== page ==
I once took a month off of work following an unexpected death in my family. That person’s mother I told others to back off from (and still would, years layer) because I don’t think anyone has a place in determining the route of others’ lives, especially when it comes to grief.

I also believe that one never really “gets over it”, they simply learn to live with it’s presence, when can reduce over time…

4 Catwoman73 { 01.19.14 at 5:20 am }

In the city where I reside, I can think of three memorials that have been standing for YEARS. It blows my mind that there are people out there who feel it is their right to decide when enough is enough. The only people who really have that right are the family and friends of the deceased.

From an infertility standpoint, my experience has been similar to that of Geochick- I feel I have to hide how I’m feeling every time there is a pregnancy announcement (there have been 11 for me in the last 6 months- that’s a lot of hidden emotion), because I get the feeling that people think I should be over it by now. And I’m not over it. Truth is, I never will be ‘over it,’ but I’m hoping that the pain starts to ease with the passage of time. It’s sad, because there seems to be this ever-widening gulf between myself and those who can have more children- I feel like I am drifting away from so many people who are important to me because I’m just not able to listen to their pregnancy concerns, hopes and dreams. Grief really can be life-altering- it’s not just a passing state of mind.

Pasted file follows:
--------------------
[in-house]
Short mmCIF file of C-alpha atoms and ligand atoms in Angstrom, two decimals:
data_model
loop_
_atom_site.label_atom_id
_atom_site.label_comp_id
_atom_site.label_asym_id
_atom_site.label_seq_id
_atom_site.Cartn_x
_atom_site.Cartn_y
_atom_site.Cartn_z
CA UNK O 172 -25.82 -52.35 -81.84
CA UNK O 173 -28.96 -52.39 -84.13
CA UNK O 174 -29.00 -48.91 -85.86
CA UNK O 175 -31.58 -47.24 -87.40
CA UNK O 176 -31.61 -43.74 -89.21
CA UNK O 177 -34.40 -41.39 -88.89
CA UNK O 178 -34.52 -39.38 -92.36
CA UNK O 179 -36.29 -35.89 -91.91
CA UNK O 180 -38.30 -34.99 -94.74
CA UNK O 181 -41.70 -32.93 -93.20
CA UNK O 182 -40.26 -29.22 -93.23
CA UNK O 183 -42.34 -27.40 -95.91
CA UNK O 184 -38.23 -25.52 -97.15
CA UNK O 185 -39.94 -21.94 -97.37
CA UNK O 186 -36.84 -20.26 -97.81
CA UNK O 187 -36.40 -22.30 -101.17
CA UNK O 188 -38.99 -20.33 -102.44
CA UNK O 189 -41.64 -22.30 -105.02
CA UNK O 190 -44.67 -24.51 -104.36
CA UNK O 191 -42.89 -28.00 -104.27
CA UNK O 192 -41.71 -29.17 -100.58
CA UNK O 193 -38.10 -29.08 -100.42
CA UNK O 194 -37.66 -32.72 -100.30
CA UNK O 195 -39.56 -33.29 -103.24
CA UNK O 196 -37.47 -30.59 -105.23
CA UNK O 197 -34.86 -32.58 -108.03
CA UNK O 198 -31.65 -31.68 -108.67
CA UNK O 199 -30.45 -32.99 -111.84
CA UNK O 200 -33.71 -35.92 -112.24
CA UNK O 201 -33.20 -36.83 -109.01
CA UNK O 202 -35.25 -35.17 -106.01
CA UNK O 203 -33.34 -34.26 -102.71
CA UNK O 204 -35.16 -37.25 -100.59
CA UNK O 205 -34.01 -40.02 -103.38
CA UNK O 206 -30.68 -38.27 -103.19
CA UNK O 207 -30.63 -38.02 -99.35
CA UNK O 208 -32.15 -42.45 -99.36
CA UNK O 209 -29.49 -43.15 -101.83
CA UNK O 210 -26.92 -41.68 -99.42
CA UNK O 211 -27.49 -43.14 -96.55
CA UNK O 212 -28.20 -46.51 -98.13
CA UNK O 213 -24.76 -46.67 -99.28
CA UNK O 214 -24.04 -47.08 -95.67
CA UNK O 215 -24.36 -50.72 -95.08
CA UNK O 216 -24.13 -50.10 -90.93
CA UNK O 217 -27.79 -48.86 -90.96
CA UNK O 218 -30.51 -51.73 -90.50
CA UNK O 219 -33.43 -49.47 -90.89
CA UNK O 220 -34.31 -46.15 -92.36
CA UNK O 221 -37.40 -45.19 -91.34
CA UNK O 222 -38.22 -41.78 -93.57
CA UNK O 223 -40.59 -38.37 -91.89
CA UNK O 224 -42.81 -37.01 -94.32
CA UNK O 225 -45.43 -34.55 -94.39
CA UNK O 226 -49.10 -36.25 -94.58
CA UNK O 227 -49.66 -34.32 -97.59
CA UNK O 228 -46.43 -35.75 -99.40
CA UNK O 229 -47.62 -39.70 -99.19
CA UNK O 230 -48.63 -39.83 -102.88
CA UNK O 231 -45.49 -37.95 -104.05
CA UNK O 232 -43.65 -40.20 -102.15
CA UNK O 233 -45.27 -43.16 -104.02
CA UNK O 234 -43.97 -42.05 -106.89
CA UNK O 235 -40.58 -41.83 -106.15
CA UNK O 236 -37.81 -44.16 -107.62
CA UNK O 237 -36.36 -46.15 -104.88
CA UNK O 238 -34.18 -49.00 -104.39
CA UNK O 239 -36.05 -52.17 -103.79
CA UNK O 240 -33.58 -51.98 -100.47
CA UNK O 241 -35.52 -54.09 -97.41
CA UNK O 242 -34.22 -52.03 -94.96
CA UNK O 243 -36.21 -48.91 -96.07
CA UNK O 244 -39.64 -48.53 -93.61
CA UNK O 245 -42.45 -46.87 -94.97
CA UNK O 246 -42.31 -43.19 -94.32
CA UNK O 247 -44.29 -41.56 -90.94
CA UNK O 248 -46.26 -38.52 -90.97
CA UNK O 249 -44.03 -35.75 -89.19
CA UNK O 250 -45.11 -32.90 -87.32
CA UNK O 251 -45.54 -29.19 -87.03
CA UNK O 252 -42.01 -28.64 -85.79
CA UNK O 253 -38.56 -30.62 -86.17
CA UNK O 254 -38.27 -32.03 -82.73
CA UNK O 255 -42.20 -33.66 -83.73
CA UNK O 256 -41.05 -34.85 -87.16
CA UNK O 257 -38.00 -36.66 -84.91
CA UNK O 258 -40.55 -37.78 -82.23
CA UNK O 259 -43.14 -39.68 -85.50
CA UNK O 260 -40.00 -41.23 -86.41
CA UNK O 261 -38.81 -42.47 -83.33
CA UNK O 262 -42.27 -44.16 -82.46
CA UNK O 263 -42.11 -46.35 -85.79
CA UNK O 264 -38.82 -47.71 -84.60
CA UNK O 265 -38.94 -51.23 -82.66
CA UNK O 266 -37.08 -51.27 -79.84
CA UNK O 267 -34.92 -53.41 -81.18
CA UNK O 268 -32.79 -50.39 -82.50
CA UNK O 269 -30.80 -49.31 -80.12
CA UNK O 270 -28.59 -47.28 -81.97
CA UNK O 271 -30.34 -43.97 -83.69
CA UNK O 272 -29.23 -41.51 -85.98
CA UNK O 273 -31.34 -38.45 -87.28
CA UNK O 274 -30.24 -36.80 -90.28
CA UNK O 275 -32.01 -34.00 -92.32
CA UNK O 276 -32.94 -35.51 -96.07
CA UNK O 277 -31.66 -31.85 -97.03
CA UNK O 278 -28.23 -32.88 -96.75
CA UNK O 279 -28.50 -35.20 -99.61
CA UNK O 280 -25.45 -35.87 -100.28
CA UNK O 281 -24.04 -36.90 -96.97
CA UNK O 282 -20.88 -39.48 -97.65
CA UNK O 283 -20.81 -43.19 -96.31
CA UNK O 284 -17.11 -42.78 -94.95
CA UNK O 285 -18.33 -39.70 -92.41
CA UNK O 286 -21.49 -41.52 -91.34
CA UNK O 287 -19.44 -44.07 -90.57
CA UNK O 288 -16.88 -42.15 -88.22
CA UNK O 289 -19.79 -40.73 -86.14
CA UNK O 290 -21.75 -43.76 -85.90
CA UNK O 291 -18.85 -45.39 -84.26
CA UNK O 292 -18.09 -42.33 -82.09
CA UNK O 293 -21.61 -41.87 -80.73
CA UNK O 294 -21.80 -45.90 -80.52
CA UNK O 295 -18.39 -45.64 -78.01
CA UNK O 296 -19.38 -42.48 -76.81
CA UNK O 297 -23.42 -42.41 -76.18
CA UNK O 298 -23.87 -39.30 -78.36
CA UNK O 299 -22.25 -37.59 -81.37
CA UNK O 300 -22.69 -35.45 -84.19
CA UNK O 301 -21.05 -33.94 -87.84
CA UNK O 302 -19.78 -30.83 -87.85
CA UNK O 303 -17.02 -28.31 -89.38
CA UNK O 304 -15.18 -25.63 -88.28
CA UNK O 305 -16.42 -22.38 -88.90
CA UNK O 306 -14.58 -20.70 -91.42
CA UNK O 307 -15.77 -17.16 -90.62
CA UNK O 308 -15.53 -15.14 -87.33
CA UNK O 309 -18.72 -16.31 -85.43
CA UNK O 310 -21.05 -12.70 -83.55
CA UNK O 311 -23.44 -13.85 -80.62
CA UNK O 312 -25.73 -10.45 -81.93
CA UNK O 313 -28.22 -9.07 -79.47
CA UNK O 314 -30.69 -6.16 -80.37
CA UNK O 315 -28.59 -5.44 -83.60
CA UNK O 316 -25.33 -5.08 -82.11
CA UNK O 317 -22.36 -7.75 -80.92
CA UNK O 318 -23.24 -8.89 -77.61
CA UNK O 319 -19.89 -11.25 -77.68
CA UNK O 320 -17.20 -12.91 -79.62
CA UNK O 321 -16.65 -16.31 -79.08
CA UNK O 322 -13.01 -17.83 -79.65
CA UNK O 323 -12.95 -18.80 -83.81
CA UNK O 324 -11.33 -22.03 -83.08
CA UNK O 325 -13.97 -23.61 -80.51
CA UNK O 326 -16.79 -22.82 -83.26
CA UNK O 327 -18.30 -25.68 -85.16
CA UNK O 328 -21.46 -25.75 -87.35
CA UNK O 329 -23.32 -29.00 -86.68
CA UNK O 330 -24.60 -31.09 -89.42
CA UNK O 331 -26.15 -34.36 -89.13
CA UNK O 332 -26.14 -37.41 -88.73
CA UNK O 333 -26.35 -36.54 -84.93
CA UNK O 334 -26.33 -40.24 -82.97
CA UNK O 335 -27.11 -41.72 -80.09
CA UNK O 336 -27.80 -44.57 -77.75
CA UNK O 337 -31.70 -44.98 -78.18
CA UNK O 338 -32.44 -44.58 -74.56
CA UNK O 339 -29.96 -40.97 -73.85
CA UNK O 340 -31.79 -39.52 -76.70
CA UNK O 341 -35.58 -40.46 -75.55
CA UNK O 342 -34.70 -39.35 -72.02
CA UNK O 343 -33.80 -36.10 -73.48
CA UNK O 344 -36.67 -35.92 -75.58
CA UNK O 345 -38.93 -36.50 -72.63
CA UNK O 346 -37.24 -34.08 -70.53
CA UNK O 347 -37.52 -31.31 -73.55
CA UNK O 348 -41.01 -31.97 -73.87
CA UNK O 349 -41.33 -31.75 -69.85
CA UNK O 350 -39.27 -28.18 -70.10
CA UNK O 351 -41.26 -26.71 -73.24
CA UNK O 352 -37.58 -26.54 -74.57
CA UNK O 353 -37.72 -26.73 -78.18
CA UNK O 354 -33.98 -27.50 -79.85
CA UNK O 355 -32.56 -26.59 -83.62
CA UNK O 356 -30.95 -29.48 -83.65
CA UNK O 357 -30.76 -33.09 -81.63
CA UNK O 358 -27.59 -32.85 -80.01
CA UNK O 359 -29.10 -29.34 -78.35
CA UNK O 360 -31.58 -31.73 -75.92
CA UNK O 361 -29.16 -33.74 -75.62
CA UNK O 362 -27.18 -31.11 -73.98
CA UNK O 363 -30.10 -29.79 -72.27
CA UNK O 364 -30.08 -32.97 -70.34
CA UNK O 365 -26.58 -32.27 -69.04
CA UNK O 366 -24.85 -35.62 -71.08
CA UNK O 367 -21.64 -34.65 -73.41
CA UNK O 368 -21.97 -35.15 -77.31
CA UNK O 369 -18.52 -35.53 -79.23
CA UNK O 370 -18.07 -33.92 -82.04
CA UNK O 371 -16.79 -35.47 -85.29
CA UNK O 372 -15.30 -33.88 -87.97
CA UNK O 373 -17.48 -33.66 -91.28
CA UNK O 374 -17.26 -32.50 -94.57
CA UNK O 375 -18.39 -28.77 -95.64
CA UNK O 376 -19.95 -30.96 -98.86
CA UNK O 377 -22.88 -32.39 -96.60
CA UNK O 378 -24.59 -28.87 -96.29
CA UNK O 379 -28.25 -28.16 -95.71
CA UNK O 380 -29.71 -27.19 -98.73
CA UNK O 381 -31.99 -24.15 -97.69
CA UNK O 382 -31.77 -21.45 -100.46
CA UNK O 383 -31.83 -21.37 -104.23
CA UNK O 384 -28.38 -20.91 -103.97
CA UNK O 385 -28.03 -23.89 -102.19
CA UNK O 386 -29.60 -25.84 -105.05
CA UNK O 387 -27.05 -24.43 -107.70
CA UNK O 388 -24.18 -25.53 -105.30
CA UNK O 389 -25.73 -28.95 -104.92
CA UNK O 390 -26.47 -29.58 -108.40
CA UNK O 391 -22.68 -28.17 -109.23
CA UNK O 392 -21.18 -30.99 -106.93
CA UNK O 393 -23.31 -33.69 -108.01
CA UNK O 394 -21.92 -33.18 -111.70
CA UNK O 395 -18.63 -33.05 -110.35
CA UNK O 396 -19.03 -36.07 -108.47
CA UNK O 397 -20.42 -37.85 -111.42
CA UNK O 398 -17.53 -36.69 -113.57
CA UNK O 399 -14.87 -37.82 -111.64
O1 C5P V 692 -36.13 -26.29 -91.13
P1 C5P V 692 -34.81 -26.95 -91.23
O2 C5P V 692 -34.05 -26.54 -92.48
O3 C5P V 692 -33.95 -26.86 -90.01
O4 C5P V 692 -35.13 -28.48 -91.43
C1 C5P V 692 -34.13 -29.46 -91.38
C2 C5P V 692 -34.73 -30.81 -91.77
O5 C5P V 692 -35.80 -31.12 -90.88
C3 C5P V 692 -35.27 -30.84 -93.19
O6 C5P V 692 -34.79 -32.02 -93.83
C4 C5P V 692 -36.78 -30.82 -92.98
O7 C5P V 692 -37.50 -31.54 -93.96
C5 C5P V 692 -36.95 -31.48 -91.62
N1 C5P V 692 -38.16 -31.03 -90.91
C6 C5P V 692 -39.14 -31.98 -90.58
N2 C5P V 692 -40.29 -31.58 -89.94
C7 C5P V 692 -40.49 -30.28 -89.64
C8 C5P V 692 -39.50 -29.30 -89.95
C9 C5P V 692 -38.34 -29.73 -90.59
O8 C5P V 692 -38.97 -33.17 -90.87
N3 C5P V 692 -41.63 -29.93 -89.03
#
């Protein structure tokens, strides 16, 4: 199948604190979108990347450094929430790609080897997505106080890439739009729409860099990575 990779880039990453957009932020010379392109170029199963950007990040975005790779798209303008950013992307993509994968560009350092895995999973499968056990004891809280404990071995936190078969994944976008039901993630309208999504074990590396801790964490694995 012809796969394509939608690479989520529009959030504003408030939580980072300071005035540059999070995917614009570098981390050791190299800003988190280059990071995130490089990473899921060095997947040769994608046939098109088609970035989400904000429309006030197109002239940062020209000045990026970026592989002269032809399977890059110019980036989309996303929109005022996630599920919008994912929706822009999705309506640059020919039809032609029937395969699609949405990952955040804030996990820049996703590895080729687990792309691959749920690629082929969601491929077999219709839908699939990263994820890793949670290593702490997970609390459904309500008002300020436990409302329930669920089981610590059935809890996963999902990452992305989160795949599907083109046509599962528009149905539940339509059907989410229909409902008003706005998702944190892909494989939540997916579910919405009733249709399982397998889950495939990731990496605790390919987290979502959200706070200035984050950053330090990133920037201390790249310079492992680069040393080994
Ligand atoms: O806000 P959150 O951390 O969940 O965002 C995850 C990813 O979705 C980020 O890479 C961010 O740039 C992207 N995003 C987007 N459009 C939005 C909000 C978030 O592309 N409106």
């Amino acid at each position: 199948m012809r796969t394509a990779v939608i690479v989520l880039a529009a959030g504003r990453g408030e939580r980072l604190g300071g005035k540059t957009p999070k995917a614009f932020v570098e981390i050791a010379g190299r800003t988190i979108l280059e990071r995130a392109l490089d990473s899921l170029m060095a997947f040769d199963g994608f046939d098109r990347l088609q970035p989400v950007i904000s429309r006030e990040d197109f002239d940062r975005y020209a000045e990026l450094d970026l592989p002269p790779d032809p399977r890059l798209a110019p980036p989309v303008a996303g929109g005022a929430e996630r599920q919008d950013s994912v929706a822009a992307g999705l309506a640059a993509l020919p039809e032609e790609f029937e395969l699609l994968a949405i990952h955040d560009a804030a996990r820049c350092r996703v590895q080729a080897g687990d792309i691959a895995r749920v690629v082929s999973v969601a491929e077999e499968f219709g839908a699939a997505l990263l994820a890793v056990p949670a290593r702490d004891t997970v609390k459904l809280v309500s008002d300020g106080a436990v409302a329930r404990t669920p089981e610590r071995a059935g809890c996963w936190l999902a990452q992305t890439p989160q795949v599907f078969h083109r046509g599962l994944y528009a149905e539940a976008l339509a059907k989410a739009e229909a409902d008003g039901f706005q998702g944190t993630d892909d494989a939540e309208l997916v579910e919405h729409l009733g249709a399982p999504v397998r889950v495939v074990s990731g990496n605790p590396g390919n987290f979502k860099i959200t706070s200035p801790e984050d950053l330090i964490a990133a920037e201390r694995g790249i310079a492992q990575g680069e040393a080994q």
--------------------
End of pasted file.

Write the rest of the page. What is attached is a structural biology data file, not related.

5 ANDMom { 01.19.14 at 5:52 am }

I agree in concept … disagree about memorials.

In my old neighborhood, I boy was killed on the sidewalk outside of a private home. People set up a memorial on those people’s fence. People who did not know that boy suddenly had their private property covered with written messages, flags, etc. It is still there 10 years later, because every time they have tried to take it down, people come back and do it again. Can you imagine the frustration of spending the time and money to have your fence repainted, just to have people come along and write all over it again?

As much as it sucks, our grief cannot infringe on someone else’s choices for their life or property. We don’t get to go around saying “I’m sad, so you can’t be happy” or “I can’t have a baby so you can’t either”. There’s no time limit on grief … but there is a limit on patience for the grieving when they won’t allow others to move on.

6 Bionic { 01.19.14 at 9:34 am }

To be clear, the memorial in question was not on private property, and the dismantler of it has no more right to do so than I do.